Hal is now three years and seven months and not about to spell out his name. His father, Roger Mills, explains.
Quite a while back, when we were still living in London, my wife Jo and I went along to an introductory evening at a local Montessori nursery. One of the teachers talked us through the activities of a typical Montessori day and towards the end of the presentation she showed us how they introduce children to the concept of reading. I realised I hadn’t ever really thought about how you learn to read, and my first thoughts were all about how very difficult this must be for a child. How do you get someone to translate a collection of letters on a page into a concept in his or her mind? It is a considerable leap.
The demonstration, however, swiftly revealed all. They start by showing the children a letter and getting them to learn its phonetic sound. The children, for example, are shown an ‘A’ and they learn that its sound is an ‘A’ as in ‘Apple’. Gradually they build up their store of letters and when they have learnt a few they are ready to make word. A huh (‘H’), an ‘A’ and a ter (‘T’) are put in a row and the teacher runs through the individual sounds. The sounds are then said together more quickly till they suddenly meld into a word, a word that the child already knows – ‘hat’. A picture of a hat is put next to the words and the first tiny step on the road to literacy has been made.
I was fascinated by this demonstration. My thoughts about the difficulties involved had got me identified with the child’s pre-literate bafflement and now I had a wonderful sense of the penny dropping which perhaps looped back to 41 years ago when signs on a page first turned into words for me. The main thing I carried away from the Montessori presentation was a sense of anticipation of the time when I would be able to start doing letters with Hal. Which brings us to the present.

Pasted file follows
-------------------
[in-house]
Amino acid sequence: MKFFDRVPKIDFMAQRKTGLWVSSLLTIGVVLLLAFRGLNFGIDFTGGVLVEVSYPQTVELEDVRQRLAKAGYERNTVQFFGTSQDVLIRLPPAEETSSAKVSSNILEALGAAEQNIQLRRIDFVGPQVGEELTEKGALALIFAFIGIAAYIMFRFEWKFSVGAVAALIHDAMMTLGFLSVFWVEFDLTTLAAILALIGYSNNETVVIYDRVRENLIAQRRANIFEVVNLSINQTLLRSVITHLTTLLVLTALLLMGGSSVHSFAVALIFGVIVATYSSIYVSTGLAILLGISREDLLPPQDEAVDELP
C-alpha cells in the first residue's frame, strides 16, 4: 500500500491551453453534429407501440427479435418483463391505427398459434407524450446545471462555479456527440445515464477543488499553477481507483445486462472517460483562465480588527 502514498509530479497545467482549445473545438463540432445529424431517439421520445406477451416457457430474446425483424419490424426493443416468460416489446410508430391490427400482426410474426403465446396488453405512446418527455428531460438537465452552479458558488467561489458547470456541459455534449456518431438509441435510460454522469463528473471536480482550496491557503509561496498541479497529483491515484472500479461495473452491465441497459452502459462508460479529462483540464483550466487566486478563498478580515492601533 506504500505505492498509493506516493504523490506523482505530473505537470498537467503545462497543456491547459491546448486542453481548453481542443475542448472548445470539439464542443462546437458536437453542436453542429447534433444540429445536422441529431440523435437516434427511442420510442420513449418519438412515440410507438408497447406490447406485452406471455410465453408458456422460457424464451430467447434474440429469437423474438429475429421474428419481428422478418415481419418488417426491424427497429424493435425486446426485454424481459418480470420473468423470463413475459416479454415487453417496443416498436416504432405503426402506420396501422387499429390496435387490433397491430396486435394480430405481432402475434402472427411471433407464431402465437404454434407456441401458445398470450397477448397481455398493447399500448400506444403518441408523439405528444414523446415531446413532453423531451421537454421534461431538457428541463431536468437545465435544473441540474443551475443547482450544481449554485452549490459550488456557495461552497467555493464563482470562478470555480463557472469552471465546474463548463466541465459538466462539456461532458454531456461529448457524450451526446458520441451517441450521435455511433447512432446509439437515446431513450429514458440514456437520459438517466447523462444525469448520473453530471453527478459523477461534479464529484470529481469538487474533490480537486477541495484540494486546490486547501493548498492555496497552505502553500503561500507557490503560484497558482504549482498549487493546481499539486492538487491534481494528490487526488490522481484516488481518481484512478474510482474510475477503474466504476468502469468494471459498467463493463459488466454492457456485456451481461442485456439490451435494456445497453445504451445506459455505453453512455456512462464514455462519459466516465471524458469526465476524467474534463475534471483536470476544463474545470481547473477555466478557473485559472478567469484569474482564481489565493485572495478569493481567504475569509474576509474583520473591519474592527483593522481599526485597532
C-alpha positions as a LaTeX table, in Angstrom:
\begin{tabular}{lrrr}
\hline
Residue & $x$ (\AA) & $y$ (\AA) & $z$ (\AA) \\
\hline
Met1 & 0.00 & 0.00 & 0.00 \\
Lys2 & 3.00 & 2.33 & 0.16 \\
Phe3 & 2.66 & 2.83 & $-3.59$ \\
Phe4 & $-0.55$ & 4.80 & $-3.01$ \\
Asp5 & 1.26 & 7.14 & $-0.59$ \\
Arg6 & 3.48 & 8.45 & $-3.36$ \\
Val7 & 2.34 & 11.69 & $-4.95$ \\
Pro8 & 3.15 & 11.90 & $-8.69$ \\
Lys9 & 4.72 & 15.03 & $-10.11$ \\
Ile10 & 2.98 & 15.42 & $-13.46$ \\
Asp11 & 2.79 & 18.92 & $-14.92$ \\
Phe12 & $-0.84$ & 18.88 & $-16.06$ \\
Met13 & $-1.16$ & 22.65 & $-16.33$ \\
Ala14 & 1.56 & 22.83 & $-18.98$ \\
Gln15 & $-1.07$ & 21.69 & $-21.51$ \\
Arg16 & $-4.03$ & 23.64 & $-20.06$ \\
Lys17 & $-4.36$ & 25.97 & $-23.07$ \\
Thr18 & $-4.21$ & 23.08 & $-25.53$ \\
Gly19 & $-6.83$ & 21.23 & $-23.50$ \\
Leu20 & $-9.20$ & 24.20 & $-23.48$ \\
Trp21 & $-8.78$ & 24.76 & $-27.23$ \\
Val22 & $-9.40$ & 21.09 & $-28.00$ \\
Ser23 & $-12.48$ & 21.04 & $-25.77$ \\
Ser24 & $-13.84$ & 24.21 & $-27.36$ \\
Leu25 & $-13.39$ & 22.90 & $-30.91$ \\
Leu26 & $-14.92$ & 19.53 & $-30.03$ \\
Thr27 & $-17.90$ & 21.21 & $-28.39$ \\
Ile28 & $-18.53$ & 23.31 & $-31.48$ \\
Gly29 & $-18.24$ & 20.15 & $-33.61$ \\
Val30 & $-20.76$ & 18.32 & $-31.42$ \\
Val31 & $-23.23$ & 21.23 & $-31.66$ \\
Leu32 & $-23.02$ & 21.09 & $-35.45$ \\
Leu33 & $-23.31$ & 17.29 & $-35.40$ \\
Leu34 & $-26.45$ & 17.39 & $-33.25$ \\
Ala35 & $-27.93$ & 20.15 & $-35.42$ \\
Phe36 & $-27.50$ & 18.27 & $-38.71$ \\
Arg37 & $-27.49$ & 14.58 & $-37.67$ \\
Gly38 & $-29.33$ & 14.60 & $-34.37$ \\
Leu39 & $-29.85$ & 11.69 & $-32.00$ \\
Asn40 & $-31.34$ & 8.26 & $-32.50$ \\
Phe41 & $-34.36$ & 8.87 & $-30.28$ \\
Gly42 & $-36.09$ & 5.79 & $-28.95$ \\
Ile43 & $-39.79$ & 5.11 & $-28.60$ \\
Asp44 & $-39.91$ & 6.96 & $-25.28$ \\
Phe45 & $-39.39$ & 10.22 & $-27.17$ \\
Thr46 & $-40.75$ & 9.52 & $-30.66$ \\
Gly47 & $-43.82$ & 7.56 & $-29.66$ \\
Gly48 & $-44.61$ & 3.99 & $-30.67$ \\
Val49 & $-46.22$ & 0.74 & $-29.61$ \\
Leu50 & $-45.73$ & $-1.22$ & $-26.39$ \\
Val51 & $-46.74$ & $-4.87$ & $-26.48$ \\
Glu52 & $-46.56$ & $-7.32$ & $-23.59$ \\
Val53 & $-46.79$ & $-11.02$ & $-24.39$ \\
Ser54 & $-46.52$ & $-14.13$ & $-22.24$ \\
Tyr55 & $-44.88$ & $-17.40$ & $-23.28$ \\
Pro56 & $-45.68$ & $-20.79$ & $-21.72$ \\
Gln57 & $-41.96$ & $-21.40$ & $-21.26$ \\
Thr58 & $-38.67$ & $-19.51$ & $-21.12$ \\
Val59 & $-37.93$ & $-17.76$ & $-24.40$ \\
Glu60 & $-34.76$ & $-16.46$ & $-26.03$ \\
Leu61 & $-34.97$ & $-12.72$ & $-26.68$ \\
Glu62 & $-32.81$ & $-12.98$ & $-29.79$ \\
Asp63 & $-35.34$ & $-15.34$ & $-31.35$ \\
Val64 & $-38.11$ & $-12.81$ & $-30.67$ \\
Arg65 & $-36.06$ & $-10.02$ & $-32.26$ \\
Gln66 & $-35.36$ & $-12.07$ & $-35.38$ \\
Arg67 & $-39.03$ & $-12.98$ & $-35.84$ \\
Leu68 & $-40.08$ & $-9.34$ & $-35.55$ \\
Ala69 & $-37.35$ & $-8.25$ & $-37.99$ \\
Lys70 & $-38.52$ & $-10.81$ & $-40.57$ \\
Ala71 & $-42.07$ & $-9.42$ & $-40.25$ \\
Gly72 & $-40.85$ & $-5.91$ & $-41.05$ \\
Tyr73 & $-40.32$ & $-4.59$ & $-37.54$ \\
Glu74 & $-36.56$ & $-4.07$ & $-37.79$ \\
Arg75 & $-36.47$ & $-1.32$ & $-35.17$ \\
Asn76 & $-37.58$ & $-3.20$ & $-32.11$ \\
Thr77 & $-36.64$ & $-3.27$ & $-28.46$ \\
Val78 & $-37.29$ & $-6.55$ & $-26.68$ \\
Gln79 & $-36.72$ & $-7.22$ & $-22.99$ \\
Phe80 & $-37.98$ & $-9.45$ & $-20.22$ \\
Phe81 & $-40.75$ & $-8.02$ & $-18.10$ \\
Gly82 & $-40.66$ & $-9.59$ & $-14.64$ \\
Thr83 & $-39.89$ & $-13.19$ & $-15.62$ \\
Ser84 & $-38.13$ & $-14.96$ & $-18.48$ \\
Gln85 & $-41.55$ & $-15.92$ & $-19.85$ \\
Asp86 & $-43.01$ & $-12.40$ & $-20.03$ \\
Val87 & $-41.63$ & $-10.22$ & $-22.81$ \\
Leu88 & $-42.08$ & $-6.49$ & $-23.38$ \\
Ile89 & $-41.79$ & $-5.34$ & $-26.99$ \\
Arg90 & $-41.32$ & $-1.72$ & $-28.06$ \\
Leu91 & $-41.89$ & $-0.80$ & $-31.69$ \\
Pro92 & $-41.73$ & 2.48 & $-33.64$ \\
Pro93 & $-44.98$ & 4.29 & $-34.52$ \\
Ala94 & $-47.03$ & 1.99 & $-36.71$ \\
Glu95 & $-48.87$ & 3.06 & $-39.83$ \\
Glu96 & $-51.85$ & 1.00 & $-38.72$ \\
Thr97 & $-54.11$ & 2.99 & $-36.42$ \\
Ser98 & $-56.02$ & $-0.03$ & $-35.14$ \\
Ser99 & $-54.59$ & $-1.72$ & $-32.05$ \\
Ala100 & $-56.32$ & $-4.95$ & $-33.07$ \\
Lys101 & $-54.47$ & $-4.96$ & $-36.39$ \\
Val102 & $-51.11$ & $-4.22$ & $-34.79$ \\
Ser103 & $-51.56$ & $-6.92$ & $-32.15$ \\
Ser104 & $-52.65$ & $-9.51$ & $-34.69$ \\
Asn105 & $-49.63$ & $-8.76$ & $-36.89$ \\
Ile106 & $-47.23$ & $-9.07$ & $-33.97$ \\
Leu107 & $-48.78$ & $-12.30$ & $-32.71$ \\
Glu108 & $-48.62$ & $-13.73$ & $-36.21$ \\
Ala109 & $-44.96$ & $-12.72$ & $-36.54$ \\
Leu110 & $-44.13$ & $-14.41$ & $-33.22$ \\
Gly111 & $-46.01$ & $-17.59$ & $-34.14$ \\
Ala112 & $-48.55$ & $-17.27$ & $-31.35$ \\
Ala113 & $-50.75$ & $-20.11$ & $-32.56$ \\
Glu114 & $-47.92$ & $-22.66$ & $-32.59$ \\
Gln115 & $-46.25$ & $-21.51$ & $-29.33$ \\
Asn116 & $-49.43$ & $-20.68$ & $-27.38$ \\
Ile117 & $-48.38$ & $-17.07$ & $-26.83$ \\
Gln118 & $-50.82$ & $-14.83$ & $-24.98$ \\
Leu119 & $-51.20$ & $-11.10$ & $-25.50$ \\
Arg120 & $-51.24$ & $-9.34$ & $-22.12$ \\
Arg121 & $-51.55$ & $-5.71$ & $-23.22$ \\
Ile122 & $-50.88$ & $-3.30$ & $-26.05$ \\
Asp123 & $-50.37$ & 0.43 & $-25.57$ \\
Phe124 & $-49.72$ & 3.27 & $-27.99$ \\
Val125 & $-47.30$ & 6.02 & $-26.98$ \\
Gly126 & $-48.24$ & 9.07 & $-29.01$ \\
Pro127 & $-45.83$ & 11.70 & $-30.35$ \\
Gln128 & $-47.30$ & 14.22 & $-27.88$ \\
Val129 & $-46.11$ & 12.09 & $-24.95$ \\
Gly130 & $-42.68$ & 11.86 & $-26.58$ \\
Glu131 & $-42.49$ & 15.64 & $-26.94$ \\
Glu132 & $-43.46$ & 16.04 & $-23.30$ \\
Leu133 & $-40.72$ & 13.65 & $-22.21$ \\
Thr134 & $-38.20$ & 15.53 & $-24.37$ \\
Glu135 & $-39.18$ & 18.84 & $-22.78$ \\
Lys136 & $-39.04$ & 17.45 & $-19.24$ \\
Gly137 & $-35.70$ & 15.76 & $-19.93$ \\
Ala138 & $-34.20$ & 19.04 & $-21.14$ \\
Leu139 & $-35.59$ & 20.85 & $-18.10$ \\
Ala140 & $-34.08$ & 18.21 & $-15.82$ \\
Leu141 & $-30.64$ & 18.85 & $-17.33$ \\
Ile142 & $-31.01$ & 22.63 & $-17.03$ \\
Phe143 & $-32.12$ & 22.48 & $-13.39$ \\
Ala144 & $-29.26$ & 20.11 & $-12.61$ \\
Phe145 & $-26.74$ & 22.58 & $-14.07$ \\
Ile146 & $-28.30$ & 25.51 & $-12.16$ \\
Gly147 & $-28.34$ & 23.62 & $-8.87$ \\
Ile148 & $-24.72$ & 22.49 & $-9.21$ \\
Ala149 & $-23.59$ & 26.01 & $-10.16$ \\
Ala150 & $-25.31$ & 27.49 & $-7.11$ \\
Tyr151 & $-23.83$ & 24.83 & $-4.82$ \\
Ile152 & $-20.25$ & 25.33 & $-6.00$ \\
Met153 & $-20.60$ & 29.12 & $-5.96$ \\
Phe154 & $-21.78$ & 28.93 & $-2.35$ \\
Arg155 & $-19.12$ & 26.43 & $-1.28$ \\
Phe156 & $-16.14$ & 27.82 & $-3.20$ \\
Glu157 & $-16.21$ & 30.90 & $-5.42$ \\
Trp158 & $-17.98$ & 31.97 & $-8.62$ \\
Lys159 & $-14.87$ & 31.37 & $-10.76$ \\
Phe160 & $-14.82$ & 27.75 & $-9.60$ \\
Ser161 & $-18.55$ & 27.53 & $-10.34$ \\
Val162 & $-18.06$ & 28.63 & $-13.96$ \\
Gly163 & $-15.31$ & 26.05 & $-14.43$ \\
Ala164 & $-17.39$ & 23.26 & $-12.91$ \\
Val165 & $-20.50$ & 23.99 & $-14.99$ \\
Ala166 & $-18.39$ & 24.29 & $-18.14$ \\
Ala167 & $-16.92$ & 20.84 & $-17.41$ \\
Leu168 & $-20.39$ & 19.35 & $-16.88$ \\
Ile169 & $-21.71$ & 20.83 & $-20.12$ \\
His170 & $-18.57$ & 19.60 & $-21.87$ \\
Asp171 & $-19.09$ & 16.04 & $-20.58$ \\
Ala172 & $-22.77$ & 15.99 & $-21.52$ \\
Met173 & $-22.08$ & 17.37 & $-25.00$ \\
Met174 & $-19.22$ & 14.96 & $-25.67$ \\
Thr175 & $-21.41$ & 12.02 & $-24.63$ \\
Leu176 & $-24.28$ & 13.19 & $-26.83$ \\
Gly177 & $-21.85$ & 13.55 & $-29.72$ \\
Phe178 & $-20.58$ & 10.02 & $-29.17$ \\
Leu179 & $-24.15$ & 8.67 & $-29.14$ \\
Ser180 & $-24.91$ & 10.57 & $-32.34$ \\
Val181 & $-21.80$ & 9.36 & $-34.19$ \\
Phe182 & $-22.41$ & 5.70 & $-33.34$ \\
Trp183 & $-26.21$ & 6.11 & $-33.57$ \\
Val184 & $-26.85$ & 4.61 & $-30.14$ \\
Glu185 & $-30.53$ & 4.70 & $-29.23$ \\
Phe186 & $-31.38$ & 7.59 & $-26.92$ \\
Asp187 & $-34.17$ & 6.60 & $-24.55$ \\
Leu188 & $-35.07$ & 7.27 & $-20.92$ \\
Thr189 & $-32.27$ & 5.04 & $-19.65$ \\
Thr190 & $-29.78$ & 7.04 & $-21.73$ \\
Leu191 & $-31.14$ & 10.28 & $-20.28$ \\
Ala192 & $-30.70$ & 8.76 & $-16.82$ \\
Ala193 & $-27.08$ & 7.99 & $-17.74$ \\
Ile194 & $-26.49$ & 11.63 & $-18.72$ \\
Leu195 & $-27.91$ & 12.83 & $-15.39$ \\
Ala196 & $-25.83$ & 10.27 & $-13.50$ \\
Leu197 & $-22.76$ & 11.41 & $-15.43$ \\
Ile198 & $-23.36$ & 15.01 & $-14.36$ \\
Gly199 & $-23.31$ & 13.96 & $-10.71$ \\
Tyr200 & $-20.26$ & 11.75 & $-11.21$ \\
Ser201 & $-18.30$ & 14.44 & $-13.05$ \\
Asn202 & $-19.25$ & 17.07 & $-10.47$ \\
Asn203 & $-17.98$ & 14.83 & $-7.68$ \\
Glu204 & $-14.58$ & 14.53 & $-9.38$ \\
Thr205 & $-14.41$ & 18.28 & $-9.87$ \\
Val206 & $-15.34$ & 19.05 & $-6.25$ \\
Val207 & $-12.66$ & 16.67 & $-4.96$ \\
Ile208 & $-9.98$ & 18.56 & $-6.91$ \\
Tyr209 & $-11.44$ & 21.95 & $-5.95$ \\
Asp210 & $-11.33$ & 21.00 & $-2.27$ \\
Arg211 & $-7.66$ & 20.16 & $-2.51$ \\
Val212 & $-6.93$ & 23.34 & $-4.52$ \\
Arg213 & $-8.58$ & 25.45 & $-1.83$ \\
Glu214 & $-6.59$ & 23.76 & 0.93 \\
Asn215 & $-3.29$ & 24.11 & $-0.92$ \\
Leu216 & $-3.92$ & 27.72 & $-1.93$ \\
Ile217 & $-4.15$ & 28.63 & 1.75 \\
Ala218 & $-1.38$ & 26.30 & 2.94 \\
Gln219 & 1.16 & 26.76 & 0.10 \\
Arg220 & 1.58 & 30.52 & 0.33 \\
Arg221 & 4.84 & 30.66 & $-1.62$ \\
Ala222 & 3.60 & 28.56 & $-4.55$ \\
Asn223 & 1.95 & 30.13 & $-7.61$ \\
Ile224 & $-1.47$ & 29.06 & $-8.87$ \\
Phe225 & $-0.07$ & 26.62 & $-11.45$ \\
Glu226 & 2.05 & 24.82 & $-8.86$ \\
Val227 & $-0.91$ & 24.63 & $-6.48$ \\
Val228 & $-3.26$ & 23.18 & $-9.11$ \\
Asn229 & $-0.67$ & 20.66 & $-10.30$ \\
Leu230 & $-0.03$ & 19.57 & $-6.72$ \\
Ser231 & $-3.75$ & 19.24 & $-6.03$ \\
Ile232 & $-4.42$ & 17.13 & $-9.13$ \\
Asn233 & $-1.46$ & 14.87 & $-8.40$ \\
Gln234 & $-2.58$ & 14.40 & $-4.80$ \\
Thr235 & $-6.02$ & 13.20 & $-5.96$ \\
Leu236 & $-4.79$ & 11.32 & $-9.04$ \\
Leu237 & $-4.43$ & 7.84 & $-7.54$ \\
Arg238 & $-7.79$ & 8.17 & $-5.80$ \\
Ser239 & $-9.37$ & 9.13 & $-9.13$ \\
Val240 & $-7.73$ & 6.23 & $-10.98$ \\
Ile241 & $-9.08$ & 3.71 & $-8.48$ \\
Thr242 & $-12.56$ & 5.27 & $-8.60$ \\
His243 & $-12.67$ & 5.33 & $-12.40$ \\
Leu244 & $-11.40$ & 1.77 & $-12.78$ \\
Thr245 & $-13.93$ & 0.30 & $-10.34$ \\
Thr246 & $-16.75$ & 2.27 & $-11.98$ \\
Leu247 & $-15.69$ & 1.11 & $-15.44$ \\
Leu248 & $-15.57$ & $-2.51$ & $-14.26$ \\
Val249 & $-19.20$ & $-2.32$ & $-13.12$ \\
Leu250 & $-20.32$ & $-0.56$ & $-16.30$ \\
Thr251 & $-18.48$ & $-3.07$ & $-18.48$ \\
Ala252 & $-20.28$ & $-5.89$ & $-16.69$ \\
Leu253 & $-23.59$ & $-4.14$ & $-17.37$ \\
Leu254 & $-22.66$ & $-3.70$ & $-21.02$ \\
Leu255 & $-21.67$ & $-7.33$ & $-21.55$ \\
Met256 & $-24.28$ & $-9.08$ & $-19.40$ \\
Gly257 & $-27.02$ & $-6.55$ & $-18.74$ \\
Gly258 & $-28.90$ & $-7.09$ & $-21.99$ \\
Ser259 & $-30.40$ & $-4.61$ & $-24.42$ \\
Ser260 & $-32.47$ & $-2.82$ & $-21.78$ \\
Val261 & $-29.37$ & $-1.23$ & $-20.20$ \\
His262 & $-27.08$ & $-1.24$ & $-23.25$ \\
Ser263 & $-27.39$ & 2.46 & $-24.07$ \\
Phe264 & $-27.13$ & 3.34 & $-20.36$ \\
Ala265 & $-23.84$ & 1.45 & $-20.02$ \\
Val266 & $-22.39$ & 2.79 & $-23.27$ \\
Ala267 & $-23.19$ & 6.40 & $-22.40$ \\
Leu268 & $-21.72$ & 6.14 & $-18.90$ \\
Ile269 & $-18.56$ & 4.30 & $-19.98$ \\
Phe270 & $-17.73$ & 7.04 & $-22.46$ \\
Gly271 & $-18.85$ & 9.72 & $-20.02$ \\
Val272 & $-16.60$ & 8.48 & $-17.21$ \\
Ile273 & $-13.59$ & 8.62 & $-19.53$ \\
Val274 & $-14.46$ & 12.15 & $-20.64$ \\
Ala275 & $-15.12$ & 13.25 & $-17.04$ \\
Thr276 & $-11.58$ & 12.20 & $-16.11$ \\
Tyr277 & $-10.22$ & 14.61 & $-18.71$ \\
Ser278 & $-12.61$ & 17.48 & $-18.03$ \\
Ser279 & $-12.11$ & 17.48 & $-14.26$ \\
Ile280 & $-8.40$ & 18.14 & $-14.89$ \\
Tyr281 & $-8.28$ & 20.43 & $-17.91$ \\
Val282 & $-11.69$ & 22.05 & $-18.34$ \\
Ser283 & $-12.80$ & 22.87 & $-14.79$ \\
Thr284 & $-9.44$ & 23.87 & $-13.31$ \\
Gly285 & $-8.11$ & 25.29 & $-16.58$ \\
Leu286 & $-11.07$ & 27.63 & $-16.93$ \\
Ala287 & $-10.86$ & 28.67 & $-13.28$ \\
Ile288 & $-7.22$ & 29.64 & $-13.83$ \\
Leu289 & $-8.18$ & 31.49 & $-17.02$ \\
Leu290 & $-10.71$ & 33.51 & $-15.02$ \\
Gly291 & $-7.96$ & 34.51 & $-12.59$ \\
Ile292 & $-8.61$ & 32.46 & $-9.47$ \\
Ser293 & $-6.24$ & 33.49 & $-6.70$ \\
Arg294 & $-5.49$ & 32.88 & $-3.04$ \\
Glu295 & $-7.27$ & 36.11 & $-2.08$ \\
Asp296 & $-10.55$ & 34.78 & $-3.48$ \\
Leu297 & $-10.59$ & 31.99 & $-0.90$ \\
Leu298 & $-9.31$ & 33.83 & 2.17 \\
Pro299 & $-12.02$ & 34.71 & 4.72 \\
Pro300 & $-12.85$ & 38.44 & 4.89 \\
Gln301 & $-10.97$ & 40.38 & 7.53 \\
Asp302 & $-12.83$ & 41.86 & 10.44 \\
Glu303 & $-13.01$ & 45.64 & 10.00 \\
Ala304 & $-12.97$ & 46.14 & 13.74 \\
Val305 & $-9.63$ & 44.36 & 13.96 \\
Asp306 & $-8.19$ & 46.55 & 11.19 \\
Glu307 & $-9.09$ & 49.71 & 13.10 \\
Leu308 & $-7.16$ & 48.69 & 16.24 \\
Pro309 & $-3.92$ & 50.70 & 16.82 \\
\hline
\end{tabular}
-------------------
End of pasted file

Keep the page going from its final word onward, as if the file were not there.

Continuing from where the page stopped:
At three and a half, Hal is certainly at an age where he can connect a letter to a sound. I’ve mentioned in earlier diaries that one of our bedtime books is Babar’s Alphabet and from time to time we look at it and I try to encourage him to say the phonetic sound of each letter. We also have a collection of magnetic letters on our fridge door and a set of rubber ones which stick to the side of the bath. Both alphabets would be ideal for making little words with, but to my considerable disappointment, Hal just isn’t interested. Hal’s friend Esme, who is a couple of months younger than him, comes round to our house most weekends and regularly sets to spelling her name and her sisters’ names on our fridge. But when I try to persuade Hal to follow Esme’s example and do his name he gives me a ‘you must be out of your mind’ look and sweeps all the letters onto the floor.
Which brings me to the uncomfortable thought that I could already have the makings of a pushy parent if I am not careful. None of us escape our upbringings, and mine placed a definite if subtle premium on success. Whilst my parents were never overtly pushy with me and my sisters – their style was not ‘Unless you come top of the class you are a failure’ – parental talk dwelt often on the failings of the children of their friends. We were always hearing that child x was having remedial maths classes, or that child y was barely capable of getting the ball over the net on a tennis court. This set up an insidious climate of expectation. While you weren’t actively pushed, it always felt that achievement was what was required of you.
And now I find myself in danger of doing the same thing with Hal. The instinct to expect achievement of him seems, unhappily, to be alive and well in me. It is, though, something that I can control. With a little effort I am able to mobilise the grown-up part of myself that recognises that if Hal learns to read six months or a year later than Esme does it is utterly unimportant. It matters if he can’t read by age 10 of course. But to be pushing him at three and a half? So my mid year resolution is this: I am going to make sure that I let Hal discover letters and words and reading at his own pace. And if he wants to just look at the pictures in Babar’s Alphabet that is exactly what we will do.
Roger Mills is a Psychodynamic Counsellor.